Bright Future: Near-Infrared Therapy for Brain Injuries

Near-Infrared Therapy for Brain Injuries
Near-Infrared Therapy for Brain Injuries. Credit | Getty images

United States – Low-level near-infrared light irradiating on the person’s skull promotes the healing of patients with severe traumatic brain injury, according to a newly published research.

Skull Transparency and Healing Benefits

The scientists said that patients who wore helmets that emitted near-infrared light also had a larger percentage of differences in connectivity in seven different areas of the brain, as reported by HealthDay.

“The skull is quite transparent to near-infrared light,” explained co-lead researcher Dr. Rajiv Gupta, a radiologist with Massachusetts General Hospital in Boston. “Once you put the helmet on, your whole brain is bathing in this light.”

Study Methodology and Findings

In this study, researchers used near-infrared light therapy on 17 patients who had sustained a head injury severe enough to cause cognitive impairment or a visible lesion on a scan.

This light therapy helmet was applied to patients during the first 72 hours after a TBI, and the researchers relied on scans to determine the impact of the intervention. Another 21 patients were placed on the helmet but did not undergo light therapy.

The researchers targeted resting-state function connectivity or the connectivity that occurs between regions of the brain when a person is not involved in any activity.

They used MRI and scanned the brains of the players a week after the injury, two to three weeks after the injury, and three months later.

“There was increased connectivity in those receiving light treatment, primarily within the first two weeks,” said researcher Nathaniel Mercaldo, a statistician with Massachusetts General Hospital.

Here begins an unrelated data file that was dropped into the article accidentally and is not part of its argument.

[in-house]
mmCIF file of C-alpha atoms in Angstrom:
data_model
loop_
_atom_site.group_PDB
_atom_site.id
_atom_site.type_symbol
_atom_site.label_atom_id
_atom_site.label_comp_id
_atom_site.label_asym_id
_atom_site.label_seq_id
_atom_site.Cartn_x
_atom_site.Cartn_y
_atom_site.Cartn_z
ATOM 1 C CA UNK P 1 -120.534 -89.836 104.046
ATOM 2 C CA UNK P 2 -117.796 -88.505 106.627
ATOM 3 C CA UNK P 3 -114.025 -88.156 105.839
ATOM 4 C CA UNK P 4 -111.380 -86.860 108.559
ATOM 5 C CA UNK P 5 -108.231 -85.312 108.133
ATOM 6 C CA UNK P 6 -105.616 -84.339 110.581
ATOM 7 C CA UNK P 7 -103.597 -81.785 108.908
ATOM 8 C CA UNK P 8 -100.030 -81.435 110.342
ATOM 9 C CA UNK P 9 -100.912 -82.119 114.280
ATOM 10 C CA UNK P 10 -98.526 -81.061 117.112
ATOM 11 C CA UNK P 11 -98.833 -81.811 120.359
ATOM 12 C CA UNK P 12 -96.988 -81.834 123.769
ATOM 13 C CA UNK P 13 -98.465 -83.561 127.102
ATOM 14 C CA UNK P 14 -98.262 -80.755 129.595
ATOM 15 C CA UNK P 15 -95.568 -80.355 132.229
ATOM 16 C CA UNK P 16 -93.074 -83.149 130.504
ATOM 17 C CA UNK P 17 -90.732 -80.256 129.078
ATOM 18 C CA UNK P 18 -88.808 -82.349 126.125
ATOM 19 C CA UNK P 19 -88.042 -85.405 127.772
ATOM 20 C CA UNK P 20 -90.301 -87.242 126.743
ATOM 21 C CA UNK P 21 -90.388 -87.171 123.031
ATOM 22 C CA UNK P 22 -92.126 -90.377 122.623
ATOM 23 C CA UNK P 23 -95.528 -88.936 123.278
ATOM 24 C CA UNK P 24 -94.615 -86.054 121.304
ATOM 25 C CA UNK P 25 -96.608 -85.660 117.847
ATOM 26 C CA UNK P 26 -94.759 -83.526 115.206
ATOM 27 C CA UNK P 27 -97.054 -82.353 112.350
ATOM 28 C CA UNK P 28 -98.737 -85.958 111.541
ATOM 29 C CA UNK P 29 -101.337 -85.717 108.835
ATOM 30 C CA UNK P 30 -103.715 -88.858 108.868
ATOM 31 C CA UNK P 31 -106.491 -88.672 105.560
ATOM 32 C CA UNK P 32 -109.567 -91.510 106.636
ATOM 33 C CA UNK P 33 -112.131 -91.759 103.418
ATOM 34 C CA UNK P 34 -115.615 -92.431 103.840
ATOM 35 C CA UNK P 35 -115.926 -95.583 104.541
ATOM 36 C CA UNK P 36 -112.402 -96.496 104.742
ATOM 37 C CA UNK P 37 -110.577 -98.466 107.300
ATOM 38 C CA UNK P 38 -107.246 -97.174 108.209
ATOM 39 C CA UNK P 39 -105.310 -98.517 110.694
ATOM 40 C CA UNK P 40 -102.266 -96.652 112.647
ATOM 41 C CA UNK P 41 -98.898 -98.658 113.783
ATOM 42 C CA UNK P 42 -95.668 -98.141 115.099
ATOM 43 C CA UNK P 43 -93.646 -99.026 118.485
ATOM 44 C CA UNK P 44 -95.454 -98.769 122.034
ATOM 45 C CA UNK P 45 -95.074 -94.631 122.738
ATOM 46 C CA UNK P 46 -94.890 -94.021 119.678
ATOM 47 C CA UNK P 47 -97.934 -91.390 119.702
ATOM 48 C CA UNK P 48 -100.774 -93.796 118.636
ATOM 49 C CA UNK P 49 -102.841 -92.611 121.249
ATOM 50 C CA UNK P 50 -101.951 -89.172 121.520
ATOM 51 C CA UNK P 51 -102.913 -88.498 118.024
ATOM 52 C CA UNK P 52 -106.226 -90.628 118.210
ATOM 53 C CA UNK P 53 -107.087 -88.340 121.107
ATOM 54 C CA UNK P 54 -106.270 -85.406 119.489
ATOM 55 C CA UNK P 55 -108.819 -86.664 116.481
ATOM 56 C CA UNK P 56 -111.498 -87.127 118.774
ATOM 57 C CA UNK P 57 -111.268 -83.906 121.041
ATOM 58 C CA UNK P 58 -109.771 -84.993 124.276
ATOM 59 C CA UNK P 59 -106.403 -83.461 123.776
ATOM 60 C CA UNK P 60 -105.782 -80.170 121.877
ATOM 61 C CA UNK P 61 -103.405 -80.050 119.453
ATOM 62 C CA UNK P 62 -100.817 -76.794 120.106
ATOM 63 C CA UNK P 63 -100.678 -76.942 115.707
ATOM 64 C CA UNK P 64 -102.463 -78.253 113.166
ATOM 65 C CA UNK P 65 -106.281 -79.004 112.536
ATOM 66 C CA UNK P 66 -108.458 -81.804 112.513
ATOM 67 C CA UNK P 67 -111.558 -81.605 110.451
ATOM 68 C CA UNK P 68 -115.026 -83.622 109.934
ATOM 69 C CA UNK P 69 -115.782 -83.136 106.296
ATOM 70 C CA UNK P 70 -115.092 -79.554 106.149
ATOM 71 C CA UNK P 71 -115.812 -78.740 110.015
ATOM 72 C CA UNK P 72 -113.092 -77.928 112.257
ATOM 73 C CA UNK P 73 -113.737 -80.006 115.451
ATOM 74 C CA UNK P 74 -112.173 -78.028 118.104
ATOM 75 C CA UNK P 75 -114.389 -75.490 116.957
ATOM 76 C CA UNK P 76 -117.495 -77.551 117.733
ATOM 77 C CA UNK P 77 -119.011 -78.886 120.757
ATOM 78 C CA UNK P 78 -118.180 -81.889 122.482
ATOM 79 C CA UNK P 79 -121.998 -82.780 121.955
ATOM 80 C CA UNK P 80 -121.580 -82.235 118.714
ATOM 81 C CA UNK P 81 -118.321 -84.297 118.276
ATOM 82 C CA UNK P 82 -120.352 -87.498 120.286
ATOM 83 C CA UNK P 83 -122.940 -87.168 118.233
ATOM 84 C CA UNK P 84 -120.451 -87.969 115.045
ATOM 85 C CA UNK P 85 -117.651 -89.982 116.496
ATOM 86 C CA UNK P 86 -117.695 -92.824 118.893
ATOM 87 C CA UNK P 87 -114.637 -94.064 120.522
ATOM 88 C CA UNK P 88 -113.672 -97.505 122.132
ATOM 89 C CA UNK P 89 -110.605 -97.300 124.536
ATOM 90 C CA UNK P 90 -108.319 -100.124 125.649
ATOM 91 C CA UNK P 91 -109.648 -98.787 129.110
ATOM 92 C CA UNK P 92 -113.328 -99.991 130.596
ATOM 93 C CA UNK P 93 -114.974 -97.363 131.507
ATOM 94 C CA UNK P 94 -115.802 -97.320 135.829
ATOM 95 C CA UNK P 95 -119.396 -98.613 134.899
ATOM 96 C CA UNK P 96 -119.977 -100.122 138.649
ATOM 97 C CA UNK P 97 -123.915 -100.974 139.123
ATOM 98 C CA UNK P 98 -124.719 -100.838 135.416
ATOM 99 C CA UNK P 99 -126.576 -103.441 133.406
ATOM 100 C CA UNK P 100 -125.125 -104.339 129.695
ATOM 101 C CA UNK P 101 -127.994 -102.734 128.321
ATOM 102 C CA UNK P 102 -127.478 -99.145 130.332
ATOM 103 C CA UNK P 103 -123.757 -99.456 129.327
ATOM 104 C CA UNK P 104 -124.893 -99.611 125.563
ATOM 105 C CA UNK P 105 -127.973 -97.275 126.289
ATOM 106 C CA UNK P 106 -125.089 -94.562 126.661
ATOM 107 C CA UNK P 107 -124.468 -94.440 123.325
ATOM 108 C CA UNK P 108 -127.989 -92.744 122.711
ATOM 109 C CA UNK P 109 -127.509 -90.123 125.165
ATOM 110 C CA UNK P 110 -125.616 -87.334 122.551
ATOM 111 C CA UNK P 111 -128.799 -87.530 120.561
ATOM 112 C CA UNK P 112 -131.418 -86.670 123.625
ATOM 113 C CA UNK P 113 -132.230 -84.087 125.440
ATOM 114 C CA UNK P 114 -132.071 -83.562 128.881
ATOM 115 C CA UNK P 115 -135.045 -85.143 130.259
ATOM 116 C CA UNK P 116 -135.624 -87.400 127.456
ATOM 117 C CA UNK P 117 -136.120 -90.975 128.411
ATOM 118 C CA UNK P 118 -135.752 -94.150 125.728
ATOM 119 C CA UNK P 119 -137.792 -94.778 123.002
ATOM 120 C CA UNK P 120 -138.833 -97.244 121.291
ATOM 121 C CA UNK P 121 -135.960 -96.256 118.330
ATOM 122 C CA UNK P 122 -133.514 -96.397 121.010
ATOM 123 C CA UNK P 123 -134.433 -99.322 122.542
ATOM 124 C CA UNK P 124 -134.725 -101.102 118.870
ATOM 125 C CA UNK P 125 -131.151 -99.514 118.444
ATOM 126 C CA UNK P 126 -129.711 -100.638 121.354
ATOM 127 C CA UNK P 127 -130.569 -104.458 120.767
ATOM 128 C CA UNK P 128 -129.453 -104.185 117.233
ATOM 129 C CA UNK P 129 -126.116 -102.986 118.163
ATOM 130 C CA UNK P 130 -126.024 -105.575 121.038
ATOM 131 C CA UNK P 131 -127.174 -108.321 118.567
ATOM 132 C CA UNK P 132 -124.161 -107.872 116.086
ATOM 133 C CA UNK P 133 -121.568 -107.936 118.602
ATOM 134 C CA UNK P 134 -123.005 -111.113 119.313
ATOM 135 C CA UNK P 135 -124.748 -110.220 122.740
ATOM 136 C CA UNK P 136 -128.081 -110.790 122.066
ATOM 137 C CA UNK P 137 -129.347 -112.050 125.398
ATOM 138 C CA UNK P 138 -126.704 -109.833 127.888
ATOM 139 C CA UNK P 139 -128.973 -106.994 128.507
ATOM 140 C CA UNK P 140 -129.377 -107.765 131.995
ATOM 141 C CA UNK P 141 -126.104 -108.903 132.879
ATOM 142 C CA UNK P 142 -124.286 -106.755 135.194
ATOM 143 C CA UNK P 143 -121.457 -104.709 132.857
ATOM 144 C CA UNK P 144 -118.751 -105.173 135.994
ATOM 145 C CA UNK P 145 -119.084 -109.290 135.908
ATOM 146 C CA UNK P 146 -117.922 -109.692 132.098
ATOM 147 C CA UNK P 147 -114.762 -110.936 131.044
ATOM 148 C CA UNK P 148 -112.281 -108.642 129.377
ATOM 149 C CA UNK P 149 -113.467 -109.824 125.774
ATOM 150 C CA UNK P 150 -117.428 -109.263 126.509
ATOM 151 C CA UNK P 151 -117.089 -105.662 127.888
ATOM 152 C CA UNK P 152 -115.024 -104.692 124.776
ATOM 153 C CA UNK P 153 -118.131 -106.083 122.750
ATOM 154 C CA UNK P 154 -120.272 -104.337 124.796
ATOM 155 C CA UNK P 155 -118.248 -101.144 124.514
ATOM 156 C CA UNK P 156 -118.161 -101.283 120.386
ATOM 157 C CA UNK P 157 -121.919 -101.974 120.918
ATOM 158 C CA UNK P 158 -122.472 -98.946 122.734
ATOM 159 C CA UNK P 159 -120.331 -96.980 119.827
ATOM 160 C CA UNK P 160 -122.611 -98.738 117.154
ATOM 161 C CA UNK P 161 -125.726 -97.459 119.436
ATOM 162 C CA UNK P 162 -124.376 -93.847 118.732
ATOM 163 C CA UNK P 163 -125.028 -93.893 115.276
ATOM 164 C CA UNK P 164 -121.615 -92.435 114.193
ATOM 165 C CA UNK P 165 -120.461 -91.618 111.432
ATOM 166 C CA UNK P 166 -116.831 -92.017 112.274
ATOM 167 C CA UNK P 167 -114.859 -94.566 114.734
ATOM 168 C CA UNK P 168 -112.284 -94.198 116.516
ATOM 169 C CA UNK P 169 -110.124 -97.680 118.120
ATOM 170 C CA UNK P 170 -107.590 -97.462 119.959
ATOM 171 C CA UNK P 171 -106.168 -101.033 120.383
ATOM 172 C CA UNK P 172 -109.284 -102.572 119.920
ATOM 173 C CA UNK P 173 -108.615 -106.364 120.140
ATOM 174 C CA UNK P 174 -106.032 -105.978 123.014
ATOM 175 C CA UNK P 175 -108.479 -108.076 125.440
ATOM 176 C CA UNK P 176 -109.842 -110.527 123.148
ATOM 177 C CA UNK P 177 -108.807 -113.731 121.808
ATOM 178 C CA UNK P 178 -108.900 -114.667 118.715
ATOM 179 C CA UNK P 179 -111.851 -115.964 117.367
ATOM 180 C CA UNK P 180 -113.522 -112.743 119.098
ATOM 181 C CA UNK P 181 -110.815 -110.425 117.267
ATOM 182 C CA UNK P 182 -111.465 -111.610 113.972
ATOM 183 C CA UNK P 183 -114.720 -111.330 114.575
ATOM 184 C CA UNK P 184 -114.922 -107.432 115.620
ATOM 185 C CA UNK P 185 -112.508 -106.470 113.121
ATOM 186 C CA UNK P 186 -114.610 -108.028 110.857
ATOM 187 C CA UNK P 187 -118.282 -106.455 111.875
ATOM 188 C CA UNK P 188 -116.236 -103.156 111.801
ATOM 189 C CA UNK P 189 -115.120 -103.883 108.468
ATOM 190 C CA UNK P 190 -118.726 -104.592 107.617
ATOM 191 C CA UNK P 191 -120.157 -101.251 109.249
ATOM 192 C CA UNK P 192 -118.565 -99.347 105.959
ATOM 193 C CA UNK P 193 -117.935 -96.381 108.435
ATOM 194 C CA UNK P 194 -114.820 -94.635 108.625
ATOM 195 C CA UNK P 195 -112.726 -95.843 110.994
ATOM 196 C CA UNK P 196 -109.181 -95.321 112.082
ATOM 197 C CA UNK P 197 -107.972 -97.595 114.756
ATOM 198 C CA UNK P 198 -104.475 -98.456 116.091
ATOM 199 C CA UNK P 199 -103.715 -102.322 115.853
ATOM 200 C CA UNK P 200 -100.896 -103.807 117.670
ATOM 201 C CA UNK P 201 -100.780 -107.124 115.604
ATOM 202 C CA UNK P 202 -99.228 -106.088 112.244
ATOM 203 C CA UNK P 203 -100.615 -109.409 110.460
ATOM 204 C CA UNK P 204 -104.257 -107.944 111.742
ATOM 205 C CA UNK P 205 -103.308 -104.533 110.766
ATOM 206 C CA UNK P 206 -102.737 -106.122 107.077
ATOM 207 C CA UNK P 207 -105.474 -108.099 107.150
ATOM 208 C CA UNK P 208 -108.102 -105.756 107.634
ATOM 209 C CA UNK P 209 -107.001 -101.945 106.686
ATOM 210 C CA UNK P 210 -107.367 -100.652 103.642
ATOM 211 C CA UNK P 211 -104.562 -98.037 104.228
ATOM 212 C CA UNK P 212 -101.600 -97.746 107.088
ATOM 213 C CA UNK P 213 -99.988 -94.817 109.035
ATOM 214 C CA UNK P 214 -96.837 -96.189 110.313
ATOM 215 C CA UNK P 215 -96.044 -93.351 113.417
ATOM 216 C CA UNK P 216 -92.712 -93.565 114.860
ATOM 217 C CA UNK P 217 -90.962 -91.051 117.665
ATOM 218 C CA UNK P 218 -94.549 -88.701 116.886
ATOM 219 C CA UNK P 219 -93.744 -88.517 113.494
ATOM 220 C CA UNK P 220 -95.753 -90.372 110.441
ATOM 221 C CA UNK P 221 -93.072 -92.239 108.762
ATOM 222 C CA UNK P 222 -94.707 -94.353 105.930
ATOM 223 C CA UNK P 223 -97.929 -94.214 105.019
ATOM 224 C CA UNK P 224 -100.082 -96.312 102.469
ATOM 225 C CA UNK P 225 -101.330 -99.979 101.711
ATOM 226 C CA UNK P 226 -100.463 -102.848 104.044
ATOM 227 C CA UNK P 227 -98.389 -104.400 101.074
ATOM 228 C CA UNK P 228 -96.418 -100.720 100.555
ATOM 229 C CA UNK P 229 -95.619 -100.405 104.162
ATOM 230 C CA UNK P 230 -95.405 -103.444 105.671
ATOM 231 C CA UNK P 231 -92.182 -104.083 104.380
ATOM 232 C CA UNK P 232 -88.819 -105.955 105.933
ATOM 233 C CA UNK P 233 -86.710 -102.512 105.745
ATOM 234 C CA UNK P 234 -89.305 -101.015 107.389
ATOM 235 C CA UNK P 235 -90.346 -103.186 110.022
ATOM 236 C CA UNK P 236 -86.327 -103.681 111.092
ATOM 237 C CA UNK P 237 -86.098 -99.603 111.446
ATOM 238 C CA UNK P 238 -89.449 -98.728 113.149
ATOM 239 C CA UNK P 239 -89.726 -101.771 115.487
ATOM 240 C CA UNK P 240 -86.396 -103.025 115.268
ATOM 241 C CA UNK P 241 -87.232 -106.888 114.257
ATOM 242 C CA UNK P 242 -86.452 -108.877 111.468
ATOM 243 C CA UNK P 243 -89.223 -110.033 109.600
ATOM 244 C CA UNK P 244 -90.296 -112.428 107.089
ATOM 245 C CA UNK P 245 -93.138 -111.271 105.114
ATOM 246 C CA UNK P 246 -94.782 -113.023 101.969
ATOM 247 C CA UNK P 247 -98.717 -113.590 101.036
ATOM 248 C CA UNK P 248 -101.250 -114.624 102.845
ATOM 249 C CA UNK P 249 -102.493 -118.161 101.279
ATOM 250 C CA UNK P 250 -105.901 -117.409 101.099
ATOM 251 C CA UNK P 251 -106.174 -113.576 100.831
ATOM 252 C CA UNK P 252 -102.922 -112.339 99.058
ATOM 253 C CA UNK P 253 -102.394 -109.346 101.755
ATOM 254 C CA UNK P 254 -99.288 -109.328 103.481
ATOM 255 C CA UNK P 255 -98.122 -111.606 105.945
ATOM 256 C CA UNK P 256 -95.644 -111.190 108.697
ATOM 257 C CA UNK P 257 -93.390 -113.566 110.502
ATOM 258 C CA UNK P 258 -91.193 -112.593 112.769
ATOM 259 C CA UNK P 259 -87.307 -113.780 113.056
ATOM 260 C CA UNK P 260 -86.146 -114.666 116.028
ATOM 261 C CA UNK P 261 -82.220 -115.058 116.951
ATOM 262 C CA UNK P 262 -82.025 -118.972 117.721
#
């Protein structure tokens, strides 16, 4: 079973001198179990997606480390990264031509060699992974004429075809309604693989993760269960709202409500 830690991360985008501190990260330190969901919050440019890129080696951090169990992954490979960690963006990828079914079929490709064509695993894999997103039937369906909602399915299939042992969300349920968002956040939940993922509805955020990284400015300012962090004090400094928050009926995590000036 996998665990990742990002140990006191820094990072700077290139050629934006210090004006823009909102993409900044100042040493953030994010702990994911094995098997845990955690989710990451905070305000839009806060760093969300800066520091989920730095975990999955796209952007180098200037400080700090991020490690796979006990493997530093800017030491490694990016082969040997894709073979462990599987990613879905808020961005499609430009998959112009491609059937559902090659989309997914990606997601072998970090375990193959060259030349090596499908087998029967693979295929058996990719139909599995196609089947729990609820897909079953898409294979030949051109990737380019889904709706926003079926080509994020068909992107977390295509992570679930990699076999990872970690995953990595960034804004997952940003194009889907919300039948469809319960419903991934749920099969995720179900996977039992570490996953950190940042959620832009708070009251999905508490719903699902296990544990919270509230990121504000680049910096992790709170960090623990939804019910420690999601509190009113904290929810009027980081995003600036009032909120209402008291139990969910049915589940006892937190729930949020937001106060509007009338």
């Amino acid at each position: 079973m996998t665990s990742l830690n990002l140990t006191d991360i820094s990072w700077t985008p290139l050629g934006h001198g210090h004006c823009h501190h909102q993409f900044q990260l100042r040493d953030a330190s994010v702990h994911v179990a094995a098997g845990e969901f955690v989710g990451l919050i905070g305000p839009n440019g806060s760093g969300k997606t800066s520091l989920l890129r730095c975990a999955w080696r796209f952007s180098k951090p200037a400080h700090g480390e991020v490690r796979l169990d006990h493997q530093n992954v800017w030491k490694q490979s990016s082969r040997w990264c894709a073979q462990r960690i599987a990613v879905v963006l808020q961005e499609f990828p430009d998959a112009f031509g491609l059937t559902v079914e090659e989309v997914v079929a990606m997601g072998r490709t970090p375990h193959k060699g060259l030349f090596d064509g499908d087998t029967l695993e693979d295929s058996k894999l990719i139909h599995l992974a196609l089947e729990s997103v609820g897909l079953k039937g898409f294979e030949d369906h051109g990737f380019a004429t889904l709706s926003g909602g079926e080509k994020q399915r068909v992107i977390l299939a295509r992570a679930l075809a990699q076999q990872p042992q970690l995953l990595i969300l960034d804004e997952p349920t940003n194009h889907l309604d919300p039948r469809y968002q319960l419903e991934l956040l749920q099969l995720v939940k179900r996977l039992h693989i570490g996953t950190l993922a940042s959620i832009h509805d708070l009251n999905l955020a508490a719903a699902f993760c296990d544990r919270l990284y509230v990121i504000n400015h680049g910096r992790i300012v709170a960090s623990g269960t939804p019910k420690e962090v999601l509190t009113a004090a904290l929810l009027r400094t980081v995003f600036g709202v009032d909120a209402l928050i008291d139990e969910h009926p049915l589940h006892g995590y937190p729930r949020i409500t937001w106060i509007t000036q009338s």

“We were unable to detect differences in connectivity between the two treatment groups long-term, so although the treatment appears to increase the brain connectivity initially, its long-term effects are still to be determined,” Mercaldo added in a hospital news release.

“There is still a lot of work to be done to understand the exact physiological mechanism behind these effects,” said researcher Suk-tak Chan, a biomedical engineer at Massachusetts General Hospital.

Experts believe that light therapy will see increased studies in larger samples of patients over an increased period.

Long-Term Implications and Further Research

Light therapy may represent a treatment for many other neurological disorders if these results are confirmed, observes Gupta, as reported by HealthDay.

“There are lots of disorders of connectivity, mostly in psychiatry, where this intervention may have a role,” Gupta said. “PTSD, depression, autism: these are all promising areas for light therapy.”